No one wants to go Dutch as The Netherlands economy reflects the performance of the nation’s football team at Euro 2012.
The Netherlands went home pointless after a series of lacklustre displays from their misfiring stars.
The economy is much the same.
The minority government toppled in April after right winger Geert Wilders withdrew his Freedom Party support for government spending cuts aimed at taming a budget deficit.
The rest of the government wanted to bring spending below 3% of GDP with a range of measures, including a civil service pay freeze, a rise in VAT, pushing back the pension age to 67 years old and increasing contributions to the health care cover.
Now, The Netherlands is gripped in what many see as the eurozone disease – weak government, a lack of decision making and an economy stuck in recession for at least the rest of 2012 as unemployment surges to 6%.
The Netherlands is happy the eurozone focus is on Spain, italy and Greece. Not because the banks are in trouble, but because the once strong economy is struggling and is likely to lose more ground.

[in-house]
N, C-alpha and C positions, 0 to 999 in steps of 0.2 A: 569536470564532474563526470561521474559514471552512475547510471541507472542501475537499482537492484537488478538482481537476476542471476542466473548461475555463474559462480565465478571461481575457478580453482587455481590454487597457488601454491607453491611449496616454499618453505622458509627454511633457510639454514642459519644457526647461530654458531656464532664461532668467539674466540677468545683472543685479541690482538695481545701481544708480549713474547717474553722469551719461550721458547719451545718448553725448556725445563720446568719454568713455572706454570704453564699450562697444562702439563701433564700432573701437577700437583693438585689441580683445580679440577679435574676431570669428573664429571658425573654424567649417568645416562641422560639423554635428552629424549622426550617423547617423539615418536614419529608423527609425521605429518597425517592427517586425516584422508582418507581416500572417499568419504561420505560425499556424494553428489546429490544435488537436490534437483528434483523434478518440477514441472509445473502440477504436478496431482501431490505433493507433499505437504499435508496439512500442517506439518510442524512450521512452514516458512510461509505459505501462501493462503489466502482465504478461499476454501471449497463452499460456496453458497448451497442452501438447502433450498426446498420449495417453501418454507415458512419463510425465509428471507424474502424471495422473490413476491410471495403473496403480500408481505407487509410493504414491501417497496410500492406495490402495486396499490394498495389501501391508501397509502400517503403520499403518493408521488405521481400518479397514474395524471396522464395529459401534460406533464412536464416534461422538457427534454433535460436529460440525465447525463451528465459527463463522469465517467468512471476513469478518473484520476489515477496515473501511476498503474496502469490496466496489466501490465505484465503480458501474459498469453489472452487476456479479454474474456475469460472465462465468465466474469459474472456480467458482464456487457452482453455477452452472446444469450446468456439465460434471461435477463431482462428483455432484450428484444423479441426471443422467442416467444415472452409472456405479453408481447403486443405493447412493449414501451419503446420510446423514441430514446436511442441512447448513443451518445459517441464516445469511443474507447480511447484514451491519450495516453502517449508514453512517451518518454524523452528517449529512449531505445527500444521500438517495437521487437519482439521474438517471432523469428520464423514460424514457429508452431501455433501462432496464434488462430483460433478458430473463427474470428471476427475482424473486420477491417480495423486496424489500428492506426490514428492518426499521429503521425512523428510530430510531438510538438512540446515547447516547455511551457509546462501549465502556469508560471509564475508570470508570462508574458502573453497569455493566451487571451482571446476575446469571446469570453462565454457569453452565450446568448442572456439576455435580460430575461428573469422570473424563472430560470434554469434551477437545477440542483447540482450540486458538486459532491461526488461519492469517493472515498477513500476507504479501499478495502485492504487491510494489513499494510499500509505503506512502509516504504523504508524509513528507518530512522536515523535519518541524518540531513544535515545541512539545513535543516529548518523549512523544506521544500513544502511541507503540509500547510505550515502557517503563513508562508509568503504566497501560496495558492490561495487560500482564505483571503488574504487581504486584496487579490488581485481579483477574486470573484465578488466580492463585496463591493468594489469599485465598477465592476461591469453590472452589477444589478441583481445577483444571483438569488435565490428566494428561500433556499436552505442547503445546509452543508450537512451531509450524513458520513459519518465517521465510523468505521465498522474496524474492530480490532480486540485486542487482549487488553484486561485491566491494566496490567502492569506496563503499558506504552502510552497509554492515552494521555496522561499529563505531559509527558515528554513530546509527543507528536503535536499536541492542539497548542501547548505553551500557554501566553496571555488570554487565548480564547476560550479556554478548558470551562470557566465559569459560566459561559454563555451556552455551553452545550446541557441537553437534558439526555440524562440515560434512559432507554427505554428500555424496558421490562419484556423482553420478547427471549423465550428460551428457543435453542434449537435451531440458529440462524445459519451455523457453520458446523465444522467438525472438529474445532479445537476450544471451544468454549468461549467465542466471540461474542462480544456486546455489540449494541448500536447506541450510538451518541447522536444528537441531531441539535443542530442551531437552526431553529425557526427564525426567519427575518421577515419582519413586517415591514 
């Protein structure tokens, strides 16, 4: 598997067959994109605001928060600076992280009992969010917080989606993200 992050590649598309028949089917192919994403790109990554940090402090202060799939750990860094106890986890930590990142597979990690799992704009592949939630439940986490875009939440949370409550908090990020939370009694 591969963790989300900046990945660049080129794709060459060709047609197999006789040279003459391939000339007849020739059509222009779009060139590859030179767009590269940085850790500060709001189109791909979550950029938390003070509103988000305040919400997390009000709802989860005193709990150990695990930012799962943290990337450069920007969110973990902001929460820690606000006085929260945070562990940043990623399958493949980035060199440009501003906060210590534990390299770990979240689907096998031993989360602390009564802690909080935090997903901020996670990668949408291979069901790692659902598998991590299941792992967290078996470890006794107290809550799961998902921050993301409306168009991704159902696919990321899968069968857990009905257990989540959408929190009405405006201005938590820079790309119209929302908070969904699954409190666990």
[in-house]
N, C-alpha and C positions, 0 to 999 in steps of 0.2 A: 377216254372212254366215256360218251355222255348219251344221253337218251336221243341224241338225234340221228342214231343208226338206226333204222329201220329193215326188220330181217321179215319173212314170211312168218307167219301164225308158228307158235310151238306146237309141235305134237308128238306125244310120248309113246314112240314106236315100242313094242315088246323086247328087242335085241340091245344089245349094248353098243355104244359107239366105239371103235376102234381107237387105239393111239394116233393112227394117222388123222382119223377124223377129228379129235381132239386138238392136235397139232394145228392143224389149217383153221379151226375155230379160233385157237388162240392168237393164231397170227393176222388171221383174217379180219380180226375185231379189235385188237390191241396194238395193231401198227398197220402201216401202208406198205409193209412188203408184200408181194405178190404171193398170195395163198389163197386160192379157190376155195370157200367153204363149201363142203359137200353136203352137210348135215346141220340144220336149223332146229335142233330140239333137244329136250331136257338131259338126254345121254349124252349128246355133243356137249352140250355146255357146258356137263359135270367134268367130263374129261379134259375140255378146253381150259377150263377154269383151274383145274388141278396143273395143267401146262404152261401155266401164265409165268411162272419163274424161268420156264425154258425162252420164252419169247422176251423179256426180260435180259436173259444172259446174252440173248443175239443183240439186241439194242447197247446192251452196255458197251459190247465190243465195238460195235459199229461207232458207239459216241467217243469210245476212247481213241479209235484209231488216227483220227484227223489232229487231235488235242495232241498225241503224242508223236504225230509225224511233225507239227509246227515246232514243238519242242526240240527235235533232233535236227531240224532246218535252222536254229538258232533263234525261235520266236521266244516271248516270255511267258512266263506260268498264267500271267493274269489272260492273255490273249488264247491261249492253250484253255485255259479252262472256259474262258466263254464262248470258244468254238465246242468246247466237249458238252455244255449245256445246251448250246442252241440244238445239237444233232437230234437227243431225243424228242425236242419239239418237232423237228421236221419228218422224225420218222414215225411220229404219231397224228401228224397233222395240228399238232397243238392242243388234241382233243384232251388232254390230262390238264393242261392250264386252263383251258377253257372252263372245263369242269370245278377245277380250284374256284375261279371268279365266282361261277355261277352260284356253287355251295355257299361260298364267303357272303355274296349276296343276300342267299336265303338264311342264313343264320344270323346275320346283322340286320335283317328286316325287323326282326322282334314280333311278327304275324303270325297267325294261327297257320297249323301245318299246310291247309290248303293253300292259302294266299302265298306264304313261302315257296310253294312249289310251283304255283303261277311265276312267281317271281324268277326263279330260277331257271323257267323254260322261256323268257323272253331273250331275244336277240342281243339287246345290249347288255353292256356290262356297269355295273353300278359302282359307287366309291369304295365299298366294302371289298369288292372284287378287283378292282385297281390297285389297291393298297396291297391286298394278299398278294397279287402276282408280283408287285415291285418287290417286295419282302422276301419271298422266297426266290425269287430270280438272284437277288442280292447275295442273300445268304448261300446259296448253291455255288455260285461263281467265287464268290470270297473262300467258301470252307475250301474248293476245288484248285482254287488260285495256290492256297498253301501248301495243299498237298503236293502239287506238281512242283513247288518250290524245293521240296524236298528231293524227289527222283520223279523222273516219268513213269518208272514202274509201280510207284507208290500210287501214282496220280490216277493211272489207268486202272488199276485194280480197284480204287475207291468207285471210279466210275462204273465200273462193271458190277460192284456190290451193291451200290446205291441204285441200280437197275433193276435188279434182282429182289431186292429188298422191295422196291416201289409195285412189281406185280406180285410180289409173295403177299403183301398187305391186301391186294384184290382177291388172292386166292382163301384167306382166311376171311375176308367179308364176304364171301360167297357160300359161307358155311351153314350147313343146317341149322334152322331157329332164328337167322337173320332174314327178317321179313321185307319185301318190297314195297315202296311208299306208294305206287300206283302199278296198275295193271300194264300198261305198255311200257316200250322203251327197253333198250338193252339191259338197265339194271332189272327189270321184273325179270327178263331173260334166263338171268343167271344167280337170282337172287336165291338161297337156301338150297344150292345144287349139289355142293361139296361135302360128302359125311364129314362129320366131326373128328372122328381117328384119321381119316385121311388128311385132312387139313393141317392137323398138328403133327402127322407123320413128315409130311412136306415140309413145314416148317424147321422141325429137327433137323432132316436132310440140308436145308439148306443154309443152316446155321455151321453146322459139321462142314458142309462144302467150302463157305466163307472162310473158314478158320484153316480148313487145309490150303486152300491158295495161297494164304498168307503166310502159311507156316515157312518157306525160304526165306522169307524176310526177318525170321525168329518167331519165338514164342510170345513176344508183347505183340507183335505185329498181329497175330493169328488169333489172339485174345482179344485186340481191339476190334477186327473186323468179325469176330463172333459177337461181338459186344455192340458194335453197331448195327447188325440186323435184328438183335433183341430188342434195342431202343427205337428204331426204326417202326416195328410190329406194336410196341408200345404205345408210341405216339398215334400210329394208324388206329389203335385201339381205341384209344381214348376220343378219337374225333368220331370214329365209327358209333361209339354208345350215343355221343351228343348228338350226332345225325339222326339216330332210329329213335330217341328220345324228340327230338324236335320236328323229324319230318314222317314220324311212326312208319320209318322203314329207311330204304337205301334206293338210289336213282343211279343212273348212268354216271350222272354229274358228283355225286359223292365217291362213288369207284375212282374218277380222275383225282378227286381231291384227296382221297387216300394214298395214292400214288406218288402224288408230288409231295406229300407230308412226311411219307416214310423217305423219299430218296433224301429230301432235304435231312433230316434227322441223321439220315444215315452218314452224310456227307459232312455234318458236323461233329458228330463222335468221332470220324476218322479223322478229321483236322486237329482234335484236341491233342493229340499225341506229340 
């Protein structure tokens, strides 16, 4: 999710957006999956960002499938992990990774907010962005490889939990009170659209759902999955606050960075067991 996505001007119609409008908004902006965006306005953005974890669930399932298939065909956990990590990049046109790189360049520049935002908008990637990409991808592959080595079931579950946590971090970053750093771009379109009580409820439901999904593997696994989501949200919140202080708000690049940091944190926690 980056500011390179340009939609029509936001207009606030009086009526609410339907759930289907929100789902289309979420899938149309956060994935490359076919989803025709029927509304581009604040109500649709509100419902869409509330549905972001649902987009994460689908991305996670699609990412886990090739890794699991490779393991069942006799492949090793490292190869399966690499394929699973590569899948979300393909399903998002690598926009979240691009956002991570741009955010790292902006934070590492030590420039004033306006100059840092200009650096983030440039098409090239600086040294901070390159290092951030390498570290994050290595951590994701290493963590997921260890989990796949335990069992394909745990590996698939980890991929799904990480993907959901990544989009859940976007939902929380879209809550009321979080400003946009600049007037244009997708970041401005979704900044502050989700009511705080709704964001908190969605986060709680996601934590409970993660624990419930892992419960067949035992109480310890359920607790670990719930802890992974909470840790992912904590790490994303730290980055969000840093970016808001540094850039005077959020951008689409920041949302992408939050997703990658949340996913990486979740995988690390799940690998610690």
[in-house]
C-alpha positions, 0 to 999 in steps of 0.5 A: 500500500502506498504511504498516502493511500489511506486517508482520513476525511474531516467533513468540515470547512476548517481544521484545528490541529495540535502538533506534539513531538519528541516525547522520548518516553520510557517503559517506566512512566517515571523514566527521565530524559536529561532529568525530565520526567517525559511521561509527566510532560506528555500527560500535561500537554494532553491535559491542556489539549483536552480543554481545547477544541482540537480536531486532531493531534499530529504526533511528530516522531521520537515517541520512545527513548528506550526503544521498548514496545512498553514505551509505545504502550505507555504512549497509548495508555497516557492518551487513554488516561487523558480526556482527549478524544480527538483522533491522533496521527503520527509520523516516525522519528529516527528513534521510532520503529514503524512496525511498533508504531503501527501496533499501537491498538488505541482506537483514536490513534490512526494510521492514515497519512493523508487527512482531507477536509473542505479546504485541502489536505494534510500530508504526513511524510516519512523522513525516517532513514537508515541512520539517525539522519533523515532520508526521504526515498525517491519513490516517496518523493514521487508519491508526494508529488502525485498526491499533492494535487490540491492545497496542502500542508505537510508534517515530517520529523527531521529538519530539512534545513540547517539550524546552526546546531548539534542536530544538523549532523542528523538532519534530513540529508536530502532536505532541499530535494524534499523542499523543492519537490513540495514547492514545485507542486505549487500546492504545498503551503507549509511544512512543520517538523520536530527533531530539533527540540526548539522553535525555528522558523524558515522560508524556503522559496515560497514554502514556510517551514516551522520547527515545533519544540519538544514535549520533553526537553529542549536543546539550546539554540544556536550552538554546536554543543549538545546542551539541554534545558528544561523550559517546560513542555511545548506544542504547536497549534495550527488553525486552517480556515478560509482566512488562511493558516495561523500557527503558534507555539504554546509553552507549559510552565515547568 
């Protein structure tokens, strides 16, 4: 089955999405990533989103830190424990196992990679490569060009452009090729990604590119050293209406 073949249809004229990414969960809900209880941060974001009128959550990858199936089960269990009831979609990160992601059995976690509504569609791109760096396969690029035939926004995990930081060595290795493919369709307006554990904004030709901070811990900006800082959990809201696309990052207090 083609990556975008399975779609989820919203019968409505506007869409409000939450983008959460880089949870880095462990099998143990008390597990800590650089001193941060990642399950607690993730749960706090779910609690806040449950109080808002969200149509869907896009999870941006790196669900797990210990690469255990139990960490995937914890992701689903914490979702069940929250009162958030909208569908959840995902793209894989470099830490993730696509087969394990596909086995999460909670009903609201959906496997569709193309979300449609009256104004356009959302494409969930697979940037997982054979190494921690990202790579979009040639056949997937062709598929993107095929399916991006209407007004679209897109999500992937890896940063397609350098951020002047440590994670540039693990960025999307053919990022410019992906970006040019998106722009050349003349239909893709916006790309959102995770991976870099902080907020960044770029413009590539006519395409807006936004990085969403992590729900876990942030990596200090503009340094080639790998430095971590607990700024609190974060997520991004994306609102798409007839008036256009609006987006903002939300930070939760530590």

Like most Western countries, pensions are a time bomb waiting to explode for the Dutch. Too few have saved too little for retirement and face a stark choice – spend less now and pay towards less frugal later years or keep on spending and expect an impoverished retirement.
Consumers also face a reality check for the housing market.
Historically, the government has subsidised and regulated the market, but recession and financial woes have submerged more than 500,000 households in underwater loans. This negative equity may take years to break the surface back in to the black and is another stumbling block for the economy.
The government needs to make some tough decisions and take control – but like Spain, Italy and Greece, the financial medicine for the Dutch may be too hard to swallow for voters.